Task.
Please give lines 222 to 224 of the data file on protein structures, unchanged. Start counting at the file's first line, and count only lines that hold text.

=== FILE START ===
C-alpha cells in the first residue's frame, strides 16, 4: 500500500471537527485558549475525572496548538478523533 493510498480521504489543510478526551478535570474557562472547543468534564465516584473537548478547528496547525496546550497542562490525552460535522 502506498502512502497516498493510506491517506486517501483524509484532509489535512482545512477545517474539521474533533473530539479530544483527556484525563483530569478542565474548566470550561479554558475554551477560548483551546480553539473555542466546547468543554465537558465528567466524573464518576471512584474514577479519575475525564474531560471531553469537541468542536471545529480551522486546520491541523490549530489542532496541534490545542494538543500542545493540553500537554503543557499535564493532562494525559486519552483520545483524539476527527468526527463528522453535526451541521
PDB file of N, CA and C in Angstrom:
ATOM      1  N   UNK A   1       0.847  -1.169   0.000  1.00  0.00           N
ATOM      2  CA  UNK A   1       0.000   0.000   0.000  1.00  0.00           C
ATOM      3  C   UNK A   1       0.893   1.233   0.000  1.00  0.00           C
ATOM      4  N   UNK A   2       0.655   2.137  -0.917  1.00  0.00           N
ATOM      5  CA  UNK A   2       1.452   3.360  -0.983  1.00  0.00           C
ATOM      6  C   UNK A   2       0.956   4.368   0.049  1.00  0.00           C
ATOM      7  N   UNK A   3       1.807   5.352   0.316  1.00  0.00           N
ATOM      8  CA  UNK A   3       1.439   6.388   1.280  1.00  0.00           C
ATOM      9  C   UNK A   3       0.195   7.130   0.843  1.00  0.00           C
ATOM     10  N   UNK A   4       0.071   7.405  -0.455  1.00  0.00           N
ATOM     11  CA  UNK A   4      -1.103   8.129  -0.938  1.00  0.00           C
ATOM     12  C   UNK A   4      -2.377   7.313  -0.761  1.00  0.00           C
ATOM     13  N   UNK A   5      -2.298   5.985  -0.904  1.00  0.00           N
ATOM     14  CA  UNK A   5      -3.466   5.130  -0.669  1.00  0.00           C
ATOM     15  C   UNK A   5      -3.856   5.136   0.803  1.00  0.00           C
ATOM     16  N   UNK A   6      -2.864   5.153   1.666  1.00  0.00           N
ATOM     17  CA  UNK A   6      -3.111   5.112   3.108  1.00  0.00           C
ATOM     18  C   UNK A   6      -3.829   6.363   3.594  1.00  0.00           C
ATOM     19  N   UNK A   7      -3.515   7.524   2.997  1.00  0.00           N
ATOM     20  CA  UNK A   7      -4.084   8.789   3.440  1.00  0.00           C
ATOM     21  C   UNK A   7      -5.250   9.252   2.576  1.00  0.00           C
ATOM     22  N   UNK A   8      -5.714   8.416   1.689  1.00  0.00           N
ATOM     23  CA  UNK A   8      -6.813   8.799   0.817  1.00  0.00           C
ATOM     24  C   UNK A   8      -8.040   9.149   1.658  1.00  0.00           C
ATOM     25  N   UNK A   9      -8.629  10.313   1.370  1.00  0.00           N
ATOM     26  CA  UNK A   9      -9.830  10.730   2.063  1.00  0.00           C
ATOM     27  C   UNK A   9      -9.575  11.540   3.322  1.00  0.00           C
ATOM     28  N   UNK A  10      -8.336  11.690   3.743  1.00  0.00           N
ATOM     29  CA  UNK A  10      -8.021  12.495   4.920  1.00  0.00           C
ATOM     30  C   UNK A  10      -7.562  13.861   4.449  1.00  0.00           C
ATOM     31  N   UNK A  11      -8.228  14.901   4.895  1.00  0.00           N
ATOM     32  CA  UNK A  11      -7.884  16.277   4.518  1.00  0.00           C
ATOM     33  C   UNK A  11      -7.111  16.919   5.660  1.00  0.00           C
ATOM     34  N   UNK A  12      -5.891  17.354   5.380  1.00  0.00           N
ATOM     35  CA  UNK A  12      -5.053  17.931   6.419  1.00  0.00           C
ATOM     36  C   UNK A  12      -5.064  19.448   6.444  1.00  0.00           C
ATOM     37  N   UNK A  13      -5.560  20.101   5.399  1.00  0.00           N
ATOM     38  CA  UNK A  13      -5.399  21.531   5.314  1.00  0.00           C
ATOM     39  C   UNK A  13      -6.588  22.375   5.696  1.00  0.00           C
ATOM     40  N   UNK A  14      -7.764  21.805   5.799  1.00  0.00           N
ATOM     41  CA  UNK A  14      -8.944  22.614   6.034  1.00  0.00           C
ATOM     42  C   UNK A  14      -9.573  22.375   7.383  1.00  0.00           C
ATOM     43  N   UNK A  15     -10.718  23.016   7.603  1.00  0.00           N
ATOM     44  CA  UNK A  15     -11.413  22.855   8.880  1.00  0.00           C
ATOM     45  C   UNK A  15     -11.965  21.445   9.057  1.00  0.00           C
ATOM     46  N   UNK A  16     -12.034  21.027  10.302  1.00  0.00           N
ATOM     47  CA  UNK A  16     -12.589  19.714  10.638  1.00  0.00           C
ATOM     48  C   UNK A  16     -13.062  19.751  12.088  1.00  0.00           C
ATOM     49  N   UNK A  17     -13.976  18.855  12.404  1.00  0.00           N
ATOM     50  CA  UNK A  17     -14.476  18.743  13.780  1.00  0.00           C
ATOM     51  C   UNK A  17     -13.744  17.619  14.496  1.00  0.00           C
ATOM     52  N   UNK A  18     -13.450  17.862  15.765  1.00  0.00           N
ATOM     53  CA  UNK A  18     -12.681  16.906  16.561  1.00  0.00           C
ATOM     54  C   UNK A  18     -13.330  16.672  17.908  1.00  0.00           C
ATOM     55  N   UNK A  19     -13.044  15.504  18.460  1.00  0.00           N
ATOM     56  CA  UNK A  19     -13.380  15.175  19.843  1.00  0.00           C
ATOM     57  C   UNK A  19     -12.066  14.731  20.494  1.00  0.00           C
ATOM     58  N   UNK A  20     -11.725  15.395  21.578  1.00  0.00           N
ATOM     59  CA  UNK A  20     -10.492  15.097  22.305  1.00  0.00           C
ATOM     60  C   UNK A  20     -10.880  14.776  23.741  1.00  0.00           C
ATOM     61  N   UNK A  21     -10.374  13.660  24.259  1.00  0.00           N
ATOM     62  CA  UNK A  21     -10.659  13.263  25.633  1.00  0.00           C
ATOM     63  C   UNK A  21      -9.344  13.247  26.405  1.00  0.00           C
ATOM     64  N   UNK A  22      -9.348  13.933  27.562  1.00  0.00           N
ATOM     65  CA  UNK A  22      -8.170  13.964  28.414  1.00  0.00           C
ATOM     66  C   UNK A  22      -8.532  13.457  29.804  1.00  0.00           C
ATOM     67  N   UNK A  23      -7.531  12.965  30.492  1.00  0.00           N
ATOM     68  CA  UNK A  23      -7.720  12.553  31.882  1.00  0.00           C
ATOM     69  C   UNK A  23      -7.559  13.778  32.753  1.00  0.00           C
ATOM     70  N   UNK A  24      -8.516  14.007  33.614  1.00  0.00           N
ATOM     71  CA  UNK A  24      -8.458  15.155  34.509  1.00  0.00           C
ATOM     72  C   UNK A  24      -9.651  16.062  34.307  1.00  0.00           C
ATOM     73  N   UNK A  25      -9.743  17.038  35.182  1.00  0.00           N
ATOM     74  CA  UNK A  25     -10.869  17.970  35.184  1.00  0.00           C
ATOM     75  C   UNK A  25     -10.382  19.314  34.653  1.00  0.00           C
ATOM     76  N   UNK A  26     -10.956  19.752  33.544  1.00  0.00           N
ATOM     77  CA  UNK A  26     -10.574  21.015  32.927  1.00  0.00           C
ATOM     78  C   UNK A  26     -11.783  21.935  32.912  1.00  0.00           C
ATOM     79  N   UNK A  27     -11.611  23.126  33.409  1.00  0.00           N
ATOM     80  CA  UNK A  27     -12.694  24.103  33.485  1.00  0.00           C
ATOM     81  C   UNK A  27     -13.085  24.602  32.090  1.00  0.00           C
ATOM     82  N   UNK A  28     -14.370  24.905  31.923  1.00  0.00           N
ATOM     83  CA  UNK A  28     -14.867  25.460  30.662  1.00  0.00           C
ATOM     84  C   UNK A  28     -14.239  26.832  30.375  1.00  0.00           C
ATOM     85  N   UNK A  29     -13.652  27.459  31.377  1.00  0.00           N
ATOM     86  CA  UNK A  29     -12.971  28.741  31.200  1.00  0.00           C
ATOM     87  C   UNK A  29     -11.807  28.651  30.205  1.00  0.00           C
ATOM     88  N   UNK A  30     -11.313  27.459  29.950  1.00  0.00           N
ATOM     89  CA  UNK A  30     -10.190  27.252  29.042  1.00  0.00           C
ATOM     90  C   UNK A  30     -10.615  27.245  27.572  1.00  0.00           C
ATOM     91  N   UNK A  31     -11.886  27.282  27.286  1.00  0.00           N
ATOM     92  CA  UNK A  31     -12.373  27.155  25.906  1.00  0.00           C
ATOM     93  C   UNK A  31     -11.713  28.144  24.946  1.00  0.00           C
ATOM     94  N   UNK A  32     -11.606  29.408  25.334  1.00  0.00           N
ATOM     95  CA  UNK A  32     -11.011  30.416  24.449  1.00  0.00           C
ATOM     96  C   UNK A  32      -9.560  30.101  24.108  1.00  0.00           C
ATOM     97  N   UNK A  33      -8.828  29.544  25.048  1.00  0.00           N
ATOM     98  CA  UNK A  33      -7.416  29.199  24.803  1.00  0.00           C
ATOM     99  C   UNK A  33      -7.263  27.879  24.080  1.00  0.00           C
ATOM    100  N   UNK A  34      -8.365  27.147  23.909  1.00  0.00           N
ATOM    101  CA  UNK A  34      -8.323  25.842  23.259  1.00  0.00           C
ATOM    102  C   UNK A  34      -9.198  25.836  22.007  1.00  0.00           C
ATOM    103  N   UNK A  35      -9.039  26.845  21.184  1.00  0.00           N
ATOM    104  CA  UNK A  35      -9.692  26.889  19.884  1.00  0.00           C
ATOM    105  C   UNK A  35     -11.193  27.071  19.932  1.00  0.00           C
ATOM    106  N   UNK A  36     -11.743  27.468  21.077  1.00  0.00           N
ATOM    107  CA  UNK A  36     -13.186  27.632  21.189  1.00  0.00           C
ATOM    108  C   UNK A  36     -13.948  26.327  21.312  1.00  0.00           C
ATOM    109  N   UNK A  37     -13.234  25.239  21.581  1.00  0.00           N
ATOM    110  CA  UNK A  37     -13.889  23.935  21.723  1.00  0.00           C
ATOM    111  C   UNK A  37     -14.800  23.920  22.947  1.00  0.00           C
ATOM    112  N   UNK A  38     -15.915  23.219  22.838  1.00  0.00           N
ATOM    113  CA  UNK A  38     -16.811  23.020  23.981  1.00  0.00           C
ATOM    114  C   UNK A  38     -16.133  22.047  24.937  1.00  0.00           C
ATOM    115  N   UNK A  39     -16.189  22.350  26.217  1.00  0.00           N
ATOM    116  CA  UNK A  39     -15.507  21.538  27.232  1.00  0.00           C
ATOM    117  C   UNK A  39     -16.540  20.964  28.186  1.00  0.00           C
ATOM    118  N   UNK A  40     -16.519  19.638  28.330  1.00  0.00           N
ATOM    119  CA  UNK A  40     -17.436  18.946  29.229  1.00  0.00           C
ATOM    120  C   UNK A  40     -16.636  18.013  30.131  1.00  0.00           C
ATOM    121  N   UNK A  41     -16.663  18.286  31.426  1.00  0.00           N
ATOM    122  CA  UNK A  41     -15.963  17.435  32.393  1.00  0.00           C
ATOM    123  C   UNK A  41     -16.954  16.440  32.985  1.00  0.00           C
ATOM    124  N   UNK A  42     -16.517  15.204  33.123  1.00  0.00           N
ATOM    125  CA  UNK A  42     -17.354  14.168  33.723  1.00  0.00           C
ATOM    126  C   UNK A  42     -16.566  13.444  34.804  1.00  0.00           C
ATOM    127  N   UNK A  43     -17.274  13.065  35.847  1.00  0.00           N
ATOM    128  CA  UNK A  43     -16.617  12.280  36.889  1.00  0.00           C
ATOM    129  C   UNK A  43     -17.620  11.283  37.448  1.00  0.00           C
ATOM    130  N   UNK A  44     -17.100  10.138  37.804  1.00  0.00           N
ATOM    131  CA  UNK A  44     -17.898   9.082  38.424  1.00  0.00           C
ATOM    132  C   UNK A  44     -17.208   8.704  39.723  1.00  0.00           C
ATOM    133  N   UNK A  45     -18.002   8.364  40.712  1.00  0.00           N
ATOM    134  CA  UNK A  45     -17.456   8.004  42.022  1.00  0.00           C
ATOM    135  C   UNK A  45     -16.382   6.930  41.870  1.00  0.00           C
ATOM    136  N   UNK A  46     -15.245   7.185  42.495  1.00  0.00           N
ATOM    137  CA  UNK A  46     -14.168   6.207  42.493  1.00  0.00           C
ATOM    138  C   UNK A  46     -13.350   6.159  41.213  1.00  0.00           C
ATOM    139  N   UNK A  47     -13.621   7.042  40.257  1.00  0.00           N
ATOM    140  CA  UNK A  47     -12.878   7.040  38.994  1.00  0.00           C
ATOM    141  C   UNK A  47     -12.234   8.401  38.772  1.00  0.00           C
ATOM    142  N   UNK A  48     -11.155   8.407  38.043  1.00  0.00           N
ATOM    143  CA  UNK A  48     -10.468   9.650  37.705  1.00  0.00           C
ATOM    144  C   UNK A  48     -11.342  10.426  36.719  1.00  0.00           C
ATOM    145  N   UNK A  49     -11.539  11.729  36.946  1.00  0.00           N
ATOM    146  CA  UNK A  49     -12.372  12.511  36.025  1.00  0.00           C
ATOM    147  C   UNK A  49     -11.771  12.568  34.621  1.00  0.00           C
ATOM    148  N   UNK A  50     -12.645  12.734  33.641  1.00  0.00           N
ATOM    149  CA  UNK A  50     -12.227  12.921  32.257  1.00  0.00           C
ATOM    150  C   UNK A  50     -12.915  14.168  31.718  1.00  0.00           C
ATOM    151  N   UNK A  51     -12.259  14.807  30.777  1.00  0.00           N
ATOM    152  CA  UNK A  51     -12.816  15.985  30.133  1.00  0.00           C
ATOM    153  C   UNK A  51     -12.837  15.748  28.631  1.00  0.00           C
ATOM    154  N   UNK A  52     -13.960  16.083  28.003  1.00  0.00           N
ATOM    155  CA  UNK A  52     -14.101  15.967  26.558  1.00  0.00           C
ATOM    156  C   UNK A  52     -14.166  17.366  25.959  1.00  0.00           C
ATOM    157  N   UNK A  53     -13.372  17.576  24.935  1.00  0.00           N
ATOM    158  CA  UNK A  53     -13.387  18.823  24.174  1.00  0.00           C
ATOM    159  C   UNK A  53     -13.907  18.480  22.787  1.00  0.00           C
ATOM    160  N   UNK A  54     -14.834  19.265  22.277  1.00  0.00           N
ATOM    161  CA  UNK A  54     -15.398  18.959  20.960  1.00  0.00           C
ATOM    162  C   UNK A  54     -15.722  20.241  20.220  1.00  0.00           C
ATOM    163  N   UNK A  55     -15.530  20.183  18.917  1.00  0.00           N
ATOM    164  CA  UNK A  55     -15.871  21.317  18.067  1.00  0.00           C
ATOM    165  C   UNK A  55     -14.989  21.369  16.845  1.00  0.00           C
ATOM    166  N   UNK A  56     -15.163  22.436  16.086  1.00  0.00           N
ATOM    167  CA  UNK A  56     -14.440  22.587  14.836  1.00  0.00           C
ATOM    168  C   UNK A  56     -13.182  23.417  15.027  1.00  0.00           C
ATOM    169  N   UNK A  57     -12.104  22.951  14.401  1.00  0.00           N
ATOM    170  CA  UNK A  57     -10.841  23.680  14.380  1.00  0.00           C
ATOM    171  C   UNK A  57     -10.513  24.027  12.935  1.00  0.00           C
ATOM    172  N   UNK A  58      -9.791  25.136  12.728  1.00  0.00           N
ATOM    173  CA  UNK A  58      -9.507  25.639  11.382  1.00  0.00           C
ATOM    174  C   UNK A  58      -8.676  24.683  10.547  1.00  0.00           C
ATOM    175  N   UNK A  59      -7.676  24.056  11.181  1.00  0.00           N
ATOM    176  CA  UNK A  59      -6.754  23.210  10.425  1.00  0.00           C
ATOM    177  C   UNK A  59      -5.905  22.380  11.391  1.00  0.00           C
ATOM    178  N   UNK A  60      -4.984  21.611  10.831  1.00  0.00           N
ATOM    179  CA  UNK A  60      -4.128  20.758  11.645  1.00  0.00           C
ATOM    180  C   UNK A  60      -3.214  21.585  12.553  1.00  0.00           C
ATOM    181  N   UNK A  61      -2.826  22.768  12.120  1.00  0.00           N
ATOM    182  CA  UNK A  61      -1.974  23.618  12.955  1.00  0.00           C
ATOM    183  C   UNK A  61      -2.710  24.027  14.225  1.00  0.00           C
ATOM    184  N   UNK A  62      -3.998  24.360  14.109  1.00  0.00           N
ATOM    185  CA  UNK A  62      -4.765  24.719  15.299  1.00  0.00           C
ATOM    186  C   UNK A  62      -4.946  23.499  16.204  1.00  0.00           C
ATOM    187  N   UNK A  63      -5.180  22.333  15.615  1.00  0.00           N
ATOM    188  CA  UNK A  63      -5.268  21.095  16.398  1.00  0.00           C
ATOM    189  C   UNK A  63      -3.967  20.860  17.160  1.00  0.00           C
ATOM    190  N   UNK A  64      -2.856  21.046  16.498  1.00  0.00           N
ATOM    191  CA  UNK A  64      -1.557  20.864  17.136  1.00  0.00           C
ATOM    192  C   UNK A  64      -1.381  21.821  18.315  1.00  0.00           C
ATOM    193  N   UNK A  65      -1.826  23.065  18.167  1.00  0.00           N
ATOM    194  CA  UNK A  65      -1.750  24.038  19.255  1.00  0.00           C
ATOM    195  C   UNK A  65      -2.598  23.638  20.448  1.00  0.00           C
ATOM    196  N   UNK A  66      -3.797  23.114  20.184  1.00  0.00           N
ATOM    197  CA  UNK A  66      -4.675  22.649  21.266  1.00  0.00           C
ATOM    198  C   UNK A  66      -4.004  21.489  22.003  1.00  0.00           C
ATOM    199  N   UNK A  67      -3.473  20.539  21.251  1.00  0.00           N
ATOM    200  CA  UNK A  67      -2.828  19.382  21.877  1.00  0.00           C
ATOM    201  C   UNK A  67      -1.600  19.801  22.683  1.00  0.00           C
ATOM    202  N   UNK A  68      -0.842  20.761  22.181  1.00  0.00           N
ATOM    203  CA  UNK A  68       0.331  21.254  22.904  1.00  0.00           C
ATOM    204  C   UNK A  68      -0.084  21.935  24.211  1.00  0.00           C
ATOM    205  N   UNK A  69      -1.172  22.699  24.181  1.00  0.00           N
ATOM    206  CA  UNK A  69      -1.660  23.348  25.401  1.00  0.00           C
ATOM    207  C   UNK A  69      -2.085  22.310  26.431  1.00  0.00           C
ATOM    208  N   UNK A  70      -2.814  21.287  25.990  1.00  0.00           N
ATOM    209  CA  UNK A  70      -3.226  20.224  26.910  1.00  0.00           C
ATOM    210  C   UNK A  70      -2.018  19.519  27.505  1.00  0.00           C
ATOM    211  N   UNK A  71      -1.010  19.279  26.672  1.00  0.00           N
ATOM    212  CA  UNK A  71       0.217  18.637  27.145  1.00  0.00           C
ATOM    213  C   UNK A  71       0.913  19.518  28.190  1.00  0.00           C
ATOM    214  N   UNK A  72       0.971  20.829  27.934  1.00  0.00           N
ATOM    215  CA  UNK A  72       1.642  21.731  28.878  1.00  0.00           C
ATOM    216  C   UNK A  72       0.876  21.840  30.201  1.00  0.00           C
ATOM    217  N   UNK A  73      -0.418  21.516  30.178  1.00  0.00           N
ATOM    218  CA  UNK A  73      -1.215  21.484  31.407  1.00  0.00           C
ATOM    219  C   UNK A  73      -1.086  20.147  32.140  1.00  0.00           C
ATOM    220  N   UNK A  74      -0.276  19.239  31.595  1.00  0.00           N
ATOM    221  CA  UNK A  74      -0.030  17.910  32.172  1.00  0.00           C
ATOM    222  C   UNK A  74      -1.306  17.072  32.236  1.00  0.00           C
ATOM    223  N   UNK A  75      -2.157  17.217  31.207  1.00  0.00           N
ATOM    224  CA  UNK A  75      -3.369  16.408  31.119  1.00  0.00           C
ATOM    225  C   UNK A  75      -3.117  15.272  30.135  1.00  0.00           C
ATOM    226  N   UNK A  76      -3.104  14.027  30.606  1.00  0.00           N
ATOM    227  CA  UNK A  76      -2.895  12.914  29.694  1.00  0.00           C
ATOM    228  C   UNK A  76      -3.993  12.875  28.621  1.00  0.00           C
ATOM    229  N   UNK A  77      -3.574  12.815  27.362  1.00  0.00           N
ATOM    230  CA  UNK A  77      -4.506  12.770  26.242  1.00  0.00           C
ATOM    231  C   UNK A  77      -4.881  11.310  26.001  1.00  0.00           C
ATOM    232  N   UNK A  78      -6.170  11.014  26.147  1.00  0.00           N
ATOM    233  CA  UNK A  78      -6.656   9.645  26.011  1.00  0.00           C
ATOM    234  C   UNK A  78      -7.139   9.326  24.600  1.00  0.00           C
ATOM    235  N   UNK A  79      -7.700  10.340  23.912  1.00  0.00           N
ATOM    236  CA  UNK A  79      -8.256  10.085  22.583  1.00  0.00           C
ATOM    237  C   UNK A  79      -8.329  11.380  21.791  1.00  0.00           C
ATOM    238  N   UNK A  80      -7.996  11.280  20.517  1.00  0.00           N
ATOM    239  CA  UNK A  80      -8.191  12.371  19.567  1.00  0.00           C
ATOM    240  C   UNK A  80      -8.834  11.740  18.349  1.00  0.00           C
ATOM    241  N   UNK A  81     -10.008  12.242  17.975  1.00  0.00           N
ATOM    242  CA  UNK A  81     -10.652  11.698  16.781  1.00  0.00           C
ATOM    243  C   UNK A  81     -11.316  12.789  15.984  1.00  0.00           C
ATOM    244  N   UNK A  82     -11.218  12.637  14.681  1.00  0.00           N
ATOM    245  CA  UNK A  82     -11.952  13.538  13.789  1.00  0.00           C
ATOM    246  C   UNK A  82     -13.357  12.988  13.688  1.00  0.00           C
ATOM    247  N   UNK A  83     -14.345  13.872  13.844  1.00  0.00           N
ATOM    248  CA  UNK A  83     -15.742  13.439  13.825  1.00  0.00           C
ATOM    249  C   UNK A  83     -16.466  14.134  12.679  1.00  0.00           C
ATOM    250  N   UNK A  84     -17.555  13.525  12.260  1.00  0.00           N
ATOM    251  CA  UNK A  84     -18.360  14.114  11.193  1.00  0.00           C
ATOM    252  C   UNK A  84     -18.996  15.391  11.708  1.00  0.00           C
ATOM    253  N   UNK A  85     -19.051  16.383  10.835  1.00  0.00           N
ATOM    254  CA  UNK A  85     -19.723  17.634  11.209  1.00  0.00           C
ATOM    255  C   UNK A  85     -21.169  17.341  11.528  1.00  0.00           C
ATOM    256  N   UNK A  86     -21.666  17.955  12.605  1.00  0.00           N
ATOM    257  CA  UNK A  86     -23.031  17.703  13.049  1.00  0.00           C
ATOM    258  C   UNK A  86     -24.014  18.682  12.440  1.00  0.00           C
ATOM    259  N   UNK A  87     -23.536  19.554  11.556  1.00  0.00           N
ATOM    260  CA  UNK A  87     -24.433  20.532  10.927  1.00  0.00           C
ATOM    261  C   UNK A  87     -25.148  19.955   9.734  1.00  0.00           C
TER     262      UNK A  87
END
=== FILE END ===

ATOM    220  N   UNK A  74      -0.276  19.239  31.595  1.00  0.00           N
ATOM    221  CA  UNK A  74      -0.030  17.910  32.172  1.00  0.00           C
ATOM    222  C   UNK A  74      -1.306  17.072  32.236  1.00  0.00           C